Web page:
Create NSW Fellow Jeremy Hawkes brings his art practice to life during a residency in Berlin
As a recipient of Create NSW’s Creative Development Fellowship this year, Jeremy shared his experience with his recent residency and exhibition at 404, Berlin Art Institute.
As part of your Creative Development Fellowship you took part in a residency in Berlin and produced an exhibition – C(o)RPS(e) – An Exhibition of Paintings and Works on Paper. Tell us a bit about this experience.
As a recipient of a Create NSW Fellowship I had an incredible 16-week residency at the Berlin Art Institute, among other wonderful opportunities. It was extraordinary having a dedicated studio and time to develop and work on my arts practice, in an exciting and engaging environment, surrounded by artists from all over the world.
Towards the end of the residency, the Institute offered me an exhibition at their newly refurbished project space. I believe I was the first artist in over a year to be given the chance to exhibit. It was short notice, and I had so much work to do, but showing my work to an entirely new audience was a great opportunity, and the curators were incredible.
In my experience, something always comes out of exhibiting, even if it’s not immediately evident. I made a few sales, including being collected by the Berlin Art Institute, and an offer to be in a group show in May 2020.
Tell us a bit about how you are wanting to take your artistic practice into a new direction.
Part of wanting to go to Berlin was to be in a new environment – to be around artists who work in different ways and see what emerged.
I’m becoming more interested in BioArt as a means of exploring new media. What’s happened though is a return to the two dimensional, in particular painting in a gestural way. I’m also keen to explore performance or ‘live’ art as an avenue to look at the disabled body. I feel like I have a lot of momentum and much more to explore.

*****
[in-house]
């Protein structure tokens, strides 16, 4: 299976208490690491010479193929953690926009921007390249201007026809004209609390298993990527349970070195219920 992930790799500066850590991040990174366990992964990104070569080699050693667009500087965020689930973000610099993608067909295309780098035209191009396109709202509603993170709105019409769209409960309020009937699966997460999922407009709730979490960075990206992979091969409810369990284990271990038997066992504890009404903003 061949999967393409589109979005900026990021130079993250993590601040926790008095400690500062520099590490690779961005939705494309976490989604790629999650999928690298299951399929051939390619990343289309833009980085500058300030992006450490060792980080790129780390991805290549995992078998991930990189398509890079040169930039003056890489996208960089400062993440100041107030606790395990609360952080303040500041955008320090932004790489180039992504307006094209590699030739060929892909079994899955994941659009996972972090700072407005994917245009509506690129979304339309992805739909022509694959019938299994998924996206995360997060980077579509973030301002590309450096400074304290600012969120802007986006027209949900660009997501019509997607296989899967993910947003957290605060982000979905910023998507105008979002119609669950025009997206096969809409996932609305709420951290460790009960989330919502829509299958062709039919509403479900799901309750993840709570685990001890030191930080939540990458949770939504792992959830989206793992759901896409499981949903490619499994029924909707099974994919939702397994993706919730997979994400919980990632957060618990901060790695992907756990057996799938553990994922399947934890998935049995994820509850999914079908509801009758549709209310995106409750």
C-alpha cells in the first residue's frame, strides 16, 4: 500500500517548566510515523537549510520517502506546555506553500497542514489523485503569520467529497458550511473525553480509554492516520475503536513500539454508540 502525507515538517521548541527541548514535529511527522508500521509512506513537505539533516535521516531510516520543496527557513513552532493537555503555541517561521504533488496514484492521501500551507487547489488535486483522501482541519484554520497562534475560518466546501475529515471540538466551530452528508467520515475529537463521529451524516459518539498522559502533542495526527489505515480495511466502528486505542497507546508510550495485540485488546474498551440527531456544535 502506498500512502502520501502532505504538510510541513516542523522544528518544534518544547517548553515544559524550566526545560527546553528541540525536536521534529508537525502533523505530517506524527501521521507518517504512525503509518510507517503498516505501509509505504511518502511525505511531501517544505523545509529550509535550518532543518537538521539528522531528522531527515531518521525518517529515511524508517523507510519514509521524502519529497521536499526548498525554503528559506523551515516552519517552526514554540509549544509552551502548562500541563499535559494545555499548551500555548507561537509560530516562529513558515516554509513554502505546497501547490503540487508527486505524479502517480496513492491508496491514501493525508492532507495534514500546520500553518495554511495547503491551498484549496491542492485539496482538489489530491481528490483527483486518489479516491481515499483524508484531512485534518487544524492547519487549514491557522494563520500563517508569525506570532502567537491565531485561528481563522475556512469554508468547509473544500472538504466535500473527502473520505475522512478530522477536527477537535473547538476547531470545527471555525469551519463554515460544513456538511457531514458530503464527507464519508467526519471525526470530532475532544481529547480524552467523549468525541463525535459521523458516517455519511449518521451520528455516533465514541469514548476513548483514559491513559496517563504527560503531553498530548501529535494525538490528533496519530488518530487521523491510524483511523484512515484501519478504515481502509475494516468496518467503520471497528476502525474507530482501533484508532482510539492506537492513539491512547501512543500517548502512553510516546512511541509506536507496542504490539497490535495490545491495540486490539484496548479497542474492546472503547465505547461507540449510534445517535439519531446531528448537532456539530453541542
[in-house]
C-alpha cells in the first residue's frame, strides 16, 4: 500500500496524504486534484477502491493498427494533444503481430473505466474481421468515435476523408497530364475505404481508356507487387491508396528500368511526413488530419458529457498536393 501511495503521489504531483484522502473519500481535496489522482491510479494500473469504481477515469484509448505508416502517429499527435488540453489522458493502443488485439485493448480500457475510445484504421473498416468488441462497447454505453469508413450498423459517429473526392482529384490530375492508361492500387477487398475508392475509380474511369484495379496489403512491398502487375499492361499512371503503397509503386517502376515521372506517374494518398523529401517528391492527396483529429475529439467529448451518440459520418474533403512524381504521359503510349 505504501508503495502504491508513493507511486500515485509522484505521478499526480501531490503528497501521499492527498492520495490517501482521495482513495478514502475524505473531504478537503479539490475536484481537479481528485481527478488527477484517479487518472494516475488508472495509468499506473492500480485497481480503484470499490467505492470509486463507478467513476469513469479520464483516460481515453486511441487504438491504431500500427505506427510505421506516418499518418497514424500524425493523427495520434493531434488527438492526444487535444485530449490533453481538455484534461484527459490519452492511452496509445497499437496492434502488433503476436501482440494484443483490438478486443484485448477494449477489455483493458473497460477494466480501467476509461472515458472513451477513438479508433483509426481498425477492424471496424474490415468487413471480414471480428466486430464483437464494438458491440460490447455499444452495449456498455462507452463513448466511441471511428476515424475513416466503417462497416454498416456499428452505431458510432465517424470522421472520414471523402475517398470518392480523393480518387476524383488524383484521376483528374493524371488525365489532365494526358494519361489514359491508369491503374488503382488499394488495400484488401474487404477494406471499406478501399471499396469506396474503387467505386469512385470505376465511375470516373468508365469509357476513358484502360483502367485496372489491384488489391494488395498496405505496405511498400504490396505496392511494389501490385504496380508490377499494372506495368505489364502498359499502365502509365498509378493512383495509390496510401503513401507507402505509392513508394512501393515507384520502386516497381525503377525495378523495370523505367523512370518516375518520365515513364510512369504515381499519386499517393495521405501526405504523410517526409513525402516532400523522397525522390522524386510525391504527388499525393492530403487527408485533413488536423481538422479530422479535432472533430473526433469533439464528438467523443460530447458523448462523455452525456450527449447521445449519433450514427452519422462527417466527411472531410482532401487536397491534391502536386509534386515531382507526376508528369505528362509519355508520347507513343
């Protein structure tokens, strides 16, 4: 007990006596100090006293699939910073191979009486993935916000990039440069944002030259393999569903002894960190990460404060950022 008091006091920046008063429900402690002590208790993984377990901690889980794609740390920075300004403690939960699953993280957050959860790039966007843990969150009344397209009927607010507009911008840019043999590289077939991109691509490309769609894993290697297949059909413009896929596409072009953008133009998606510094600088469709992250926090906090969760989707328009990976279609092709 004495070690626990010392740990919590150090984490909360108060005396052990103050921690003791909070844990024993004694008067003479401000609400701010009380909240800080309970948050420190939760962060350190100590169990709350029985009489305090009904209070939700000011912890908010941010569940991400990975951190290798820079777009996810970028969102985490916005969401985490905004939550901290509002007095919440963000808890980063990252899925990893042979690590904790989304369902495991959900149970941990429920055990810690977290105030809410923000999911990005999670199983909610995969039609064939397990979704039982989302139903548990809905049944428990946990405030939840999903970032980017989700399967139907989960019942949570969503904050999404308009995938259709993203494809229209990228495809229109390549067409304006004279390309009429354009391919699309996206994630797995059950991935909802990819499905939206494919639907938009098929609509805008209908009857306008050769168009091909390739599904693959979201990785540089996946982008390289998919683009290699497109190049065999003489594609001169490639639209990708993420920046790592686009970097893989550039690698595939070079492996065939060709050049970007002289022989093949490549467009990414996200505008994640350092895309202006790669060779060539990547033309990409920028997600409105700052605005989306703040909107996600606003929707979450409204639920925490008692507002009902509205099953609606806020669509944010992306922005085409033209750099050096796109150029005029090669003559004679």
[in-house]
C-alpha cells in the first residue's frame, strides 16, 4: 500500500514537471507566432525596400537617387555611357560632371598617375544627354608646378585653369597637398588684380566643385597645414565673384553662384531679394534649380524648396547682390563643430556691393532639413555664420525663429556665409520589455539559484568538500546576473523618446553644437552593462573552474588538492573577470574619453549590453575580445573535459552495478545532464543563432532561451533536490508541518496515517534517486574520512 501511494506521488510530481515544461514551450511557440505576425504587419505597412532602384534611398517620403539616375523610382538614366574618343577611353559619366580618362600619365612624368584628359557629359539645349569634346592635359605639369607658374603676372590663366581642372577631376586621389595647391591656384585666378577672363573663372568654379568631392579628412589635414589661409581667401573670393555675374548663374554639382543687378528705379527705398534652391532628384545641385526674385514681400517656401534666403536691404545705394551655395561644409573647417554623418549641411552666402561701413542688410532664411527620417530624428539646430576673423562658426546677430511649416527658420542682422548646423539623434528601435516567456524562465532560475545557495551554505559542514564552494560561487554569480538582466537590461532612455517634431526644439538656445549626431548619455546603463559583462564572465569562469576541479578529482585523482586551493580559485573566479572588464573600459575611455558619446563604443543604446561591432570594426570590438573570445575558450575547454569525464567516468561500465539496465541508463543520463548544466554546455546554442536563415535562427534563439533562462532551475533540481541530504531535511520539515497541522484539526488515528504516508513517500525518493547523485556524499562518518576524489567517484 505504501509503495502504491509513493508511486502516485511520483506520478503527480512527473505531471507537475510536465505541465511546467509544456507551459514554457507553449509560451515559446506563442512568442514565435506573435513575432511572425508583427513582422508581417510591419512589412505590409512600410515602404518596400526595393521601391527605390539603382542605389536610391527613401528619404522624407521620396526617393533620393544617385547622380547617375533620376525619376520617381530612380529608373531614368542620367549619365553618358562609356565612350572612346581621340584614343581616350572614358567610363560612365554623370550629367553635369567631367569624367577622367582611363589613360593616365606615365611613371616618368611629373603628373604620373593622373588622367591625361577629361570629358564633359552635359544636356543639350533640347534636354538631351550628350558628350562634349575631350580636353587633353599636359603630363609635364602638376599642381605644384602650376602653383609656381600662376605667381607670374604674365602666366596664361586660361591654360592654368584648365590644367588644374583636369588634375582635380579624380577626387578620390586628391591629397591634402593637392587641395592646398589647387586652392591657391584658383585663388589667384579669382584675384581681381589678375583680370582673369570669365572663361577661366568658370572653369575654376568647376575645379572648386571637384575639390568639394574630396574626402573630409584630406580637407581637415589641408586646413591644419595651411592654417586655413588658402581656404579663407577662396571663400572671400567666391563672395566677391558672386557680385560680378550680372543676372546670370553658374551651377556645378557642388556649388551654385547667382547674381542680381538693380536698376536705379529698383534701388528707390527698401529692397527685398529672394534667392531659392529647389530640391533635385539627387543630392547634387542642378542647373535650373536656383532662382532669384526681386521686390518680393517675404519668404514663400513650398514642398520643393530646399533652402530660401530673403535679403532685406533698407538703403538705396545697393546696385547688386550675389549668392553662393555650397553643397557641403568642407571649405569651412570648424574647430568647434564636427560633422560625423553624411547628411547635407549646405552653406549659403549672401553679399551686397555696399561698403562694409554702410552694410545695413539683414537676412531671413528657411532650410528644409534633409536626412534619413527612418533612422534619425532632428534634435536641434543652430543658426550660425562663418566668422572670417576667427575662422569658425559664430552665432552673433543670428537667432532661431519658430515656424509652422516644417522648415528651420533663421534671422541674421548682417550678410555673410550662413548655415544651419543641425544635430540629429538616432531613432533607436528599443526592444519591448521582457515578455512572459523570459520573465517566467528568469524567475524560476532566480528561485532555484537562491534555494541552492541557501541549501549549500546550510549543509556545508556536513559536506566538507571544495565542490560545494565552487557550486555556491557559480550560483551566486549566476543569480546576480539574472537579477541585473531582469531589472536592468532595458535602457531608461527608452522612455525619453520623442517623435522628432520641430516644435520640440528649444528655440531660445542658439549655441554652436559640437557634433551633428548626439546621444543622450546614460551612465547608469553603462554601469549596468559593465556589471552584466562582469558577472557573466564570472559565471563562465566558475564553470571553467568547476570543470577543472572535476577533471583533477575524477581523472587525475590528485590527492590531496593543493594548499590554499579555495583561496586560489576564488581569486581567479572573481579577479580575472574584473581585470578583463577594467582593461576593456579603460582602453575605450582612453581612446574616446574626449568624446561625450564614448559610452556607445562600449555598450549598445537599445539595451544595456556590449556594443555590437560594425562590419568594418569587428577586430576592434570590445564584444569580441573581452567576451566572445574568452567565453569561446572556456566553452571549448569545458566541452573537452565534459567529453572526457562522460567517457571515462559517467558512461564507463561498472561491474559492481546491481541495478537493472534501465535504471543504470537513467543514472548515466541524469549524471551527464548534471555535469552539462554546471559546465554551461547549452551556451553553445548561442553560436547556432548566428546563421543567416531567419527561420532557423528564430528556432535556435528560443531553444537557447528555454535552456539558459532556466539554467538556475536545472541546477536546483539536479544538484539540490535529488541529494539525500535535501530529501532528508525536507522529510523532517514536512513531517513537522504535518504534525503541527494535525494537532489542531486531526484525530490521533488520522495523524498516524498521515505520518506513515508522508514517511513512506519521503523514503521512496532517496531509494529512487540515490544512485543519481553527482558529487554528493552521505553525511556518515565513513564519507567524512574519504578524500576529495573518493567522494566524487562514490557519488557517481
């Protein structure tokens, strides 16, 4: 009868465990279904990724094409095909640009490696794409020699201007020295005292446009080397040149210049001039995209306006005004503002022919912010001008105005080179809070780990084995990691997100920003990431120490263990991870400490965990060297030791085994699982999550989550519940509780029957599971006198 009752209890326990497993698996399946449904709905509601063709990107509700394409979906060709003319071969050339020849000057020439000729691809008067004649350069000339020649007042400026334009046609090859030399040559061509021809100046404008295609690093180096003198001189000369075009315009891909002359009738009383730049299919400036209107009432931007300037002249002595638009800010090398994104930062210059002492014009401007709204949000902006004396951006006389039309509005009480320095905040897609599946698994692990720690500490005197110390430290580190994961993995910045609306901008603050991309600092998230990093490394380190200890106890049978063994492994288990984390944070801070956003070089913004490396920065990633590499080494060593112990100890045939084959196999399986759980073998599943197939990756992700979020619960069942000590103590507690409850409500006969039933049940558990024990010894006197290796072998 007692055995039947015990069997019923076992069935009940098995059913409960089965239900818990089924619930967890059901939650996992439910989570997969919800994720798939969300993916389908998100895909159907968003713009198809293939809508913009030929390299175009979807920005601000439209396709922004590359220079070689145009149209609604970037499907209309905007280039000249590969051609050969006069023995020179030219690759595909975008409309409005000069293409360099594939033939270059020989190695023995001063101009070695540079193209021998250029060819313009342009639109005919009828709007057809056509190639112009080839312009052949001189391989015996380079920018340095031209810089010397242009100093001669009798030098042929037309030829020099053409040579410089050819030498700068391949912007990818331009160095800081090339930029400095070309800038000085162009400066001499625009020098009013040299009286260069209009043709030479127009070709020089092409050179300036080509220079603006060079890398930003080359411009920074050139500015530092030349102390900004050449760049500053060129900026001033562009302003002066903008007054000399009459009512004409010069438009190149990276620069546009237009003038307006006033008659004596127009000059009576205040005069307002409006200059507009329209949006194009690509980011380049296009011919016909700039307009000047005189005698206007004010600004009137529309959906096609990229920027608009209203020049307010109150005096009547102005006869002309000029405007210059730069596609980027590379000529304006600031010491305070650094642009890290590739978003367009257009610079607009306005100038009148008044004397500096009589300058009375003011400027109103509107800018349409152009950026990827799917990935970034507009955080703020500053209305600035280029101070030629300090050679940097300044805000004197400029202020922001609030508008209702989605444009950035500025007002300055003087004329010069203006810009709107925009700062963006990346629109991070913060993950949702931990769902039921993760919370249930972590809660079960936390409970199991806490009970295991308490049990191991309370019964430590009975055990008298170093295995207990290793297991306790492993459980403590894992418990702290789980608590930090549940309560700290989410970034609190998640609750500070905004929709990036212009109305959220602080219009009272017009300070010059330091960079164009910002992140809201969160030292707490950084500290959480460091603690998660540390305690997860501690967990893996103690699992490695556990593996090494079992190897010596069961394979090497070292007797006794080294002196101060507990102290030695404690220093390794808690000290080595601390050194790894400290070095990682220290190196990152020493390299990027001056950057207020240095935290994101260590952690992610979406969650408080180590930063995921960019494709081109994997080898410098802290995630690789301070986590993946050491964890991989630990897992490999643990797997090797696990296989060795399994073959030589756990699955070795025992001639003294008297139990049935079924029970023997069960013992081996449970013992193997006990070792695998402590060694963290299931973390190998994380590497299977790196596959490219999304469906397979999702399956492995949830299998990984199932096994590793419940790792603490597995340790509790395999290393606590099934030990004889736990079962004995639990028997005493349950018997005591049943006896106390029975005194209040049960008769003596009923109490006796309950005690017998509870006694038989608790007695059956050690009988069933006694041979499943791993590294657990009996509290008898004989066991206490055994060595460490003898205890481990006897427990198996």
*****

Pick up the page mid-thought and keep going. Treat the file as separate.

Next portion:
In addition to being a visual artist, you are also an advocate for people with disability in the sector. What would you like to see change in the sector for artists with disability?
There are many reports and statistics that highlight the income disparity between artists with and without disability, even though people with disability contribute a disproportionately higher amount to the arts in general. In 2019, there are still very real access issues that stops people with disability from contributing to the sector ¬– both as practitioners and as audience members.
There are very real problems with legislation, the National Disability Insurance Scheme, travel and so on. From my experience travelling overseas to fulfill international opportunities, such as the one provided by Create NSW, was nearly impossible.
Will you be celebrating International Day of People with Disability? (IDPwD)
I most certainly will! I’ve recently been invited by Arts Access Australia to attend their annual arts and disability conference, Meeting Place, in Canberra this year. It’s a chance to reconnect with my peers and community on such an important day.
‘Celebration’ is a term that is sometimes problematic when there is still so much disparity, but for people with disability it’s important to take the time to reflect and enjoy our achievements to date, and recognise our strengths and accomplishments.
Create NSW is passionate about creating real opportunities for people with disabilities to break into and sustain careers in the arts, screen and culture sector. We will be back with more initiatives and opportunities to level the playing field for people with disability in 2020.